22,456 research outputs found

    Kinematics of the helium accretor GP Com

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    We present time-resolved spectra of the double-degenerate binary star, GP Com. The spectra confirm the presence and period (46.5 min) of the `S'-wave feature found by Nather, Robinson and Stover. GP Com is erratically variable at X-ray and UV wavelengths. We have found the equivalent variability in our data, which, as also seen in UV data, is mostly confined to the emission lines. The HeII 4686 changes by the largest amount, consistent with X-ray driven photo-ionisation. The flaring part of the line profiles is broader than the average, as expected if they are dominated by the inner disc. The HeII 4686 profile is especially remarkable in that its blue-shifted peak is 1400 km/s from line centre compared to 700 km/s for the HeI lines (the red-shifted peak is blended with HeI 4713). We deduce that HeII 4686 emission is confined to the inner 1/4 of the disc. We suggest that the activity of the inner disc indicates that accretion is significant (and unstable) there, in contrast to quiescent dwarf novae, in support of models in which GP Com is in a (quasi-)steady-state of low mass transfer rate. GP Com shows triple-peaked lines profiles which consist of the usual double-peaked profiles from a disc plus a narrow component at line centre. We find evidence for both radial velocity and flux variability in this component, inconsistent with a nebula origin. The radial velocity amplitude and its phase relative to the `S'-wave are consistent with an origin on the accreting white dwarf, if the mass ratio, q = M2/M1, is of order 0.02, as expected on evolutionary grounds. However this explanation is still not satisfactory as the systemic velocity of the narrow component shows significant variation from line to line, and we have no explanation for this.Comment: 9 pages Latex, 9 figures. Accepted for publication in Monthly Notice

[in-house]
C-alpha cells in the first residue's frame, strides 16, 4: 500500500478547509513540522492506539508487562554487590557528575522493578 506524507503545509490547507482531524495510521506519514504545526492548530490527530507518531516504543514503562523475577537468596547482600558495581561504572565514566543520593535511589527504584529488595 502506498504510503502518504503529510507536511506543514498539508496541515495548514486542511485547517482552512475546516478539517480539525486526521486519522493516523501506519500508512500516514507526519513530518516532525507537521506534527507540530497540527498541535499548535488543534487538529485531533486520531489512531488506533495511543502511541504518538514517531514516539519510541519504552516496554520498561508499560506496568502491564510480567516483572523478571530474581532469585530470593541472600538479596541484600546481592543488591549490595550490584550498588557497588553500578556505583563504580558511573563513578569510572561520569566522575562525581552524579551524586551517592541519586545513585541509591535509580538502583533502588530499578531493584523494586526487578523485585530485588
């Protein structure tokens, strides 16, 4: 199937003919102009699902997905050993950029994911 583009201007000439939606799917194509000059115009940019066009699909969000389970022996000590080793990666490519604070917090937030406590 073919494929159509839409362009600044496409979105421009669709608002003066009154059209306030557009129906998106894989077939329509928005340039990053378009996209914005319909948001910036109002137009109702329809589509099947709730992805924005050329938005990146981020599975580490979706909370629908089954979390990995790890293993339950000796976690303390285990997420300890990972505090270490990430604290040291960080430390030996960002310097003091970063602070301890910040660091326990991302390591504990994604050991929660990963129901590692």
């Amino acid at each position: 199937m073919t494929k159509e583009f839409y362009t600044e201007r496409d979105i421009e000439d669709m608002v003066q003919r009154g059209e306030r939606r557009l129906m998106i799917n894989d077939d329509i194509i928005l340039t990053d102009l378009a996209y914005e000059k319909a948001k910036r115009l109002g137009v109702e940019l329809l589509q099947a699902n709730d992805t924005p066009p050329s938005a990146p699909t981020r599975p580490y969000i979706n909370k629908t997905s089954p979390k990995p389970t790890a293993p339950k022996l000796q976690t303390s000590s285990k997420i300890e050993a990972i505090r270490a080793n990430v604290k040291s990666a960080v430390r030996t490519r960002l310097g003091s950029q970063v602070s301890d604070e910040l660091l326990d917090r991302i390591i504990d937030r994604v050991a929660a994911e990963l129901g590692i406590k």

Using HINODE/Extreme-Ultraviolet Imaging Spectrometer to confirm a seismologically inferred coronal temperature

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    The Extreme-Ultraviolet Imaging Spectrometer on board the HINODE satellite is used to examine the loop system described in Marsh et al. (2009) by applying spectroscopic diagnostic methods. A simple isothermal mapping algorithm is applied to determine where the assumption of isothermal plasma may be valid, and the emission measure locii technique is used to determine the temperature profile along the base of the loop system. It is found that, along the base, the loop has a uniform temperature profile with a mean temperature of 0.89 +- 0.09 MK which is in agreement with the temperature determined seismologically in Marsh et al. (2009), using observations interpreted as the slow magnetoacoustic mode. The results further strengthen the slow mode interpretation, propagation at a uniform sound speed, and the analysis method applied in Marsh et al. (2009). It is found that it is not possible to discriminate between the slow mode phase speed and the sound speed within the precision of the present observations

    Period Changes in Ultra-compact Double White Dwarfs